Requirements To Enter The U.S. With Cats And Dogs

Cats Traveling From Canada To The United States

All cats must appear healthy, but don’t need proof of rabies vaccination or certificate of health to enter the United States. If a cat appears to be ill, further examination by a licensed veterinarian at the owner’s expense might be required at the port of entry.

Keep in mind that some states require cats to be vaccinated for rabies. So it is a good idea to check with state and local health authorities at your final destination.

Things are more complicated for dogs.

Cat and dog resting on bed in a pet friendly hotel

Dogs Traveling From Canada To The United States

The CDC issues regulations to control the entry of dogs into the United States from other countries. These rules apply to all dogs, including puppies, service animals, and dogs that left the United States and are returning. They also apply whether you are a U.S. citizen, legal U.S. resident, or foreign national.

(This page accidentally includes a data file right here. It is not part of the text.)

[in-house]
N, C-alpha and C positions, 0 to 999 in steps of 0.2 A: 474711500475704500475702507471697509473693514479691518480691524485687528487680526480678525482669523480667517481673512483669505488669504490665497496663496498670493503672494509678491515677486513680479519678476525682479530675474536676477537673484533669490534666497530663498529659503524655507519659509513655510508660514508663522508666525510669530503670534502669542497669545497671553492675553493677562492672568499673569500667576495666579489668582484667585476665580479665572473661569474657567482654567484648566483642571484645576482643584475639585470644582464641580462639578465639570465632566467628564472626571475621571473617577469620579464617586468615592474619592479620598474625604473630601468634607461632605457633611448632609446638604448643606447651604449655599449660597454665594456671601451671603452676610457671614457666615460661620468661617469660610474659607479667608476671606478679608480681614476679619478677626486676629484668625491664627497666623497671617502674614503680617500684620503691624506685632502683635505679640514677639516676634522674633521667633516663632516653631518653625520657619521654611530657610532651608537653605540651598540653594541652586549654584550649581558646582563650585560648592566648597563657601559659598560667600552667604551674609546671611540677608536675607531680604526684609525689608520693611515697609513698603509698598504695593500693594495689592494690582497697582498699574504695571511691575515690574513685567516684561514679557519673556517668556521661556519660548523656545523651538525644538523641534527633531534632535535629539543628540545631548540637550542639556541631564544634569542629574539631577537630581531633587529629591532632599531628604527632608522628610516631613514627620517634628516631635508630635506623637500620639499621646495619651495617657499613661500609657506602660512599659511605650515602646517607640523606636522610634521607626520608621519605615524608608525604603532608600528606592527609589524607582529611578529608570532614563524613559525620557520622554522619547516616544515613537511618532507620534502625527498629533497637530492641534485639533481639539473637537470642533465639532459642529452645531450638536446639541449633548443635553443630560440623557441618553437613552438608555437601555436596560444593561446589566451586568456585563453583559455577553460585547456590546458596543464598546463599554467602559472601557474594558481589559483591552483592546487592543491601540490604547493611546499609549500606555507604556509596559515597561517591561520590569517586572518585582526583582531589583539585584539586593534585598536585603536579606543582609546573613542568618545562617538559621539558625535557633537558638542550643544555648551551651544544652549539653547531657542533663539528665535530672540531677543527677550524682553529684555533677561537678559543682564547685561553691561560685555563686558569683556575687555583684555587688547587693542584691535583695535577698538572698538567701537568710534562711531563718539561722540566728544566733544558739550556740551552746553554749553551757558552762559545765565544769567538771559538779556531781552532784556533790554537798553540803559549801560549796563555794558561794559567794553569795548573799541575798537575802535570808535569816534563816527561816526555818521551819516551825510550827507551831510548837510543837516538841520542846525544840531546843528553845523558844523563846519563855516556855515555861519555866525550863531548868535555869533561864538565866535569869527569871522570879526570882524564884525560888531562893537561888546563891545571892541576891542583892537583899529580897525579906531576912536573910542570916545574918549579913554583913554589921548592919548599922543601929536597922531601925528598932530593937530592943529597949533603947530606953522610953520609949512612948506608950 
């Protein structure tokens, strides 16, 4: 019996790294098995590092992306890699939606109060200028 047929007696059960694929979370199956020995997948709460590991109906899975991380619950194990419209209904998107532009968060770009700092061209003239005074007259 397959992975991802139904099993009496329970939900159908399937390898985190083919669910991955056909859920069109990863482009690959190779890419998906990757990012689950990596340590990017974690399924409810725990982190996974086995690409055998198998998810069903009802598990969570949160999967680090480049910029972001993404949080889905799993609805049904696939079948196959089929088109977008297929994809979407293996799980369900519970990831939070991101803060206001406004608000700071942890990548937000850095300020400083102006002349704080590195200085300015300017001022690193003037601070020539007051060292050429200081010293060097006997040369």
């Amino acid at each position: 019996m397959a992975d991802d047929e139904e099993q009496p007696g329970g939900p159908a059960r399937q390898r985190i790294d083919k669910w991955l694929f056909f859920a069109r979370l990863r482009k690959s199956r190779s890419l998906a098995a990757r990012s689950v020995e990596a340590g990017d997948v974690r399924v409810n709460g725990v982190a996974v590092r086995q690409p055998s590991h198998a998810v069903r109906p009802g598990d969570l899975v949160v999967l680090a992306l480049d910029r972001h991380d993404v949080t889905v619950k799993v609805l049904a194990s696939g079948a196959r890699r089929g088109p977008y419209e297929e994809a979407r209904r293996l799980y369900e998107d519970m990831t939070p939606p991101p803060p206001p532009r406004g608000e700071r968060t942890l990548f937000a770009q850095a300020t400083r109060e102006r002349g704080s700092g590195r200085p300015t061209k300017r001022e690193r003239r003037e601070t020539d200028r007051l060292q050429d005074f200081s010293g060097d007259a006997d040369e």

If you don’t comply with the CDC’s rules, your dog won’t be allowed to enter the United States. If denied entry, your dog would be sent back to the country of departure — not where the dog was born or where it lives — at your expense.

Jack Russell Terrier dog looks out of the car window. Traveling with a pet.

All dogs must:

  • be at least 6 months of age at time of entry
  • appear healthy
  • have an implanted International Organization for Standardization (ISO)-compatible microchip. The microchip must be implanted prior to their required rabies vaccination, so the chip number can be documented on all required forms and accompanying veterinary records.